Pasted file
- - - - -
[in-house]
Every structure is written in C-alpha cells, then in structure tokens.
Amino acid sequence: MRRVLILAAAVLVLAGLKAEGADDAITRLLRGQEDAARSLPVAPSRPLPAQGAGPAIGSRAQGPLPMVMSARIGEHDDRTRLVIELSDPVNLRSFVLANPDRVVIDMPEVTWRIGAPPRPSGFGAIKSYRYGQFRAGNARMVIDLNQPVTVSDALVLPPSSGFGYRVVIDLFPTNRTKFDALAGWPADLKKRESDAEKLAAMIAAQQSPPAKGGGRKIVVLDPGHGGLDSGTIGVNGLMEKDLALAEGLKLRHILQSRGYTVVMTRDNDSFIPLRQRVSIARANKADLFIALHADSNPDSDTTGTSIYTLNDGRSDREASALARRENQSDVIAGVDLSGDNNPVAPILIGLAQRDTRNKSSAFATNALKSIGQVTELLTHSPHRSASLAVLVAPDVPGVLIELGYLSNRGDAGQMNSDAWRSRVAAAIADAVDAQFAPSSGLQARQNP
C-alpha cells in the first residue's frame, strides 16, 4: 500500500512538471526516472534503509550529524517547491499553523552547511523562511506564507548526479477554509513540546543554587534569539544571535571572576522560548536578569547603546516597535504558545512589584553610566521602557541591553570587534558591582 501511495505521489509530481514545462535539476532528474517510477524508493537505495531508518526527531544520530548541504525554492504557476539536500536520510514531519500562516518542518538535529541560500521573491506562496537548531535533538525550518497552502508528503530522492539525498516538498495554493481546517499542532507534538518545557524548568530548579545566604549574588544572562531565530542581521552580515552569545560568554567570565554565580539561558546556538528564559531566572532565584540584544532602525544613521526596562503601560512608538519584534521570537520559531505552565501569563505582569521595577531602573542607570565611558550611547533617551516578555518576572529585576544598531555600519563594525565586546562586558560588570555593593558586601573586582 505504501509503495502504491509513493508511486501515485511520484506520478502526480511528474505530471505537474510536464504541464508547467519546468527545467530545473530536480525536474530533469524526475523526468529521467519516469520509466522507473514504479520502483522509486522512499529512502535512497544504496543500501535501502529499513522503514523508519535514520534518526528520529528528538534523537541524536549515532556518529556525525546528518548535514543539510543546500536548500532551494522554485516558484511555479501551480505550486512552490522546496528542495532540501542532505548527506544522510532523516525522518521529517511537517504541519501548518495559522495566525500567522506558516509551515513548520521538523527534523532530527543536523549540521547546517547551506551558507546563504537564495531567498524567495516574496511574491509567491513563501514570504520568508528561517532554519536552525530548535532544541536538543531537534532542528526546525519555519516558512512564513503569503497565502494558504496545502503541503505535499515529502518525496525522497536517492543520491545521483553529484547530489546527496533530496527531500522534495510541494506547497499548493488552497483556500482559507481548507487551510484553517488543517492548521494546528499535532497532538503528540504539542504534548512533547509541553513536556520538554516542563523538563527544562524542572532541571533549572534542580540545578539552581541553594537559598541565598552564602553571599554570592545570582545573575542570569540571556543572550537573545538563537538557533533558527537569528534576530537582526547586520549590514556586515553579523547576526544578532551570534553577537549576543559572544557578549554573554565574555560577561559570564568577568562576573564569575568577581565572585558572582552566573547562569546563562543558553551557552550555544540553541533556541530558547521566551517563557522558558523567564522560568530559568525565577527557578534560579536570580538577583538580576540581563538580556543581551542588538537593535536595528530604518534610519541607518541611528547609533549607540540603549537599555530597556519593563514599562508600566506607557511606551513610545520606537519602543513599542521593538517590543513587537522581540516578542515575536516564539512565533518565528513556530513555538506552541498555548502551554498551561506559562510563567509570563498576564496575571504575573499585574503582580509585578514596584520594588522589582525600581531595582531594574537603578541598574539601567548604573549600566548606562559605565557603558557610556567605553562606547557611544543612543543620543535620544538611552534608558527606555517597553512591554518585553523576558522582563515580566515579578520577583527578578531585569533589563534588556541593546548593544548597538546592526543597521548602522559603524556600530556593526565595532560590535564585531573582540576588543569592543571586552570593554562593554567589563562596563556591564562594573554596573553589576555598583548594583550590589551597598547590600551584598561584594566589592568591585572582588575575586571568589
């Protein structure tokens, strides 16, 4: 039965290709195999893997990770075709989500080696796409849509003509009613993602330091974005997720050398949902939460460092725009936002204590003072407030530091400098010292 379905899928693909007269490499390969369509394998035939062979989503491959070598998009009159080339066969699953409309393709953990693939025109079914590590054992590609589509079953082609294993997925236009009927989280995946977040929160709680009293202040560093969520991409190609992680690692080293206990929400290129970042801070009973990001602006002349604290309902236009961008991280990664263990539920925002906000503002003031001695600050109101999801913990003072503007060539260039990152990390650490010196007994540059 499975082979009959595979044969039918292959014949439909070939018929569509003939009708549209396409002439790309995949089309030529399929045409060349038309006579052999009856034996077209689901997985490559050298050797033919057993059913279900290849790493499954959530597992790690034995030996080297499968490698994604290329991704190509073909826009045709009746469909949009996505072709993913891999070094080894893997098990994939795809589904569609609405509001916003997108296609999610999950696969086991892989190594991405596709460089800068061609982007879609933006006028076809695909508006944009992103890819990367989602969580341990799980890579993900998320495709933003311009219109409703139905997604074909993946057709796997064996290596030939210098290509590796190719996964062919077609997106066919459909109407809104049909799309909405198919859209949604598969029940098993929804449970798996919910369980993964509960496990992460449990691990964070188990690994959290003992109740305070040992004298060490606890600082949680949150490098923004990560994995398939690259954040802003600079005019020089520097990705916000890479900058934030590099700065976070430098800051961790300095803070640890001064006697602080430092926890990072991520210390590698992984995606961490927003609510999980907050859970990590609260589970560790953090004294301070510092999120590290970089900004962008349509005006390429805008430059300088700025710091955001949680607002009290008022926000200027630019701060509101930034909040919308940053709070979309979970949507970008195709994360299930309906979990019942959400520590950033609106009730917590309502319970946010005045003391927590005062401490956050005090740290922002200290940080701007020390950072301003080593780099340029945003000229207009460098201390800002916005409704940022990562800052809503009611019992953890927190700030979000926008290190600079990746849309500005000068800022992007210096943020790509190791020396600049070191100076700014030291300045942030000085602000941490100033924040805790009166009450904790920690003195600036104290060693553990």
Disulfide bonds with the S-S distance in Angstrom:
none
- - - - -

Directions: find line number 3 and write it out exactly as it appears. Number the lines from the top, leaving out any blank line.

Amino acid sequence: MRRVLILAAAVLVLAGLKAEGADDAITRLLRGQEDAARSLPVAPSRPLPAQGAGPAIGSRAQGPLPMVMSARIGEHDDRTRLVIELSDPVNLRSFVLANPDRVVIDMPEVTWRIGAPPRPSGFGAIKSYRYGQFRAGNARMVIDLNQPVTVSDALVLPPSSGFGYRVVIDLFPTNRTKFDALAGWPADLKKRESDAEKLAAMIAAQQSPPAKGGGRKIVVLDPGHGGLDSGTIGVNGLMEKDLALAEGLKLRHILQSRGYTVVMTRDNDSFIPLRQRVSIARANKADLFIALHADSNPDSDTTGTSIYTLNDGRSDREASALARRENQSDVIAGVDLSGDNNPVAPILIGLAQRDTRNKSSAFATNALKSIGQVTELLTHSPHRSASLAVLVAPDVPGVLIELGYLSNRGDAGQMNSDAWRSRVAAAIADAVDAQFAPSSGLQARQNP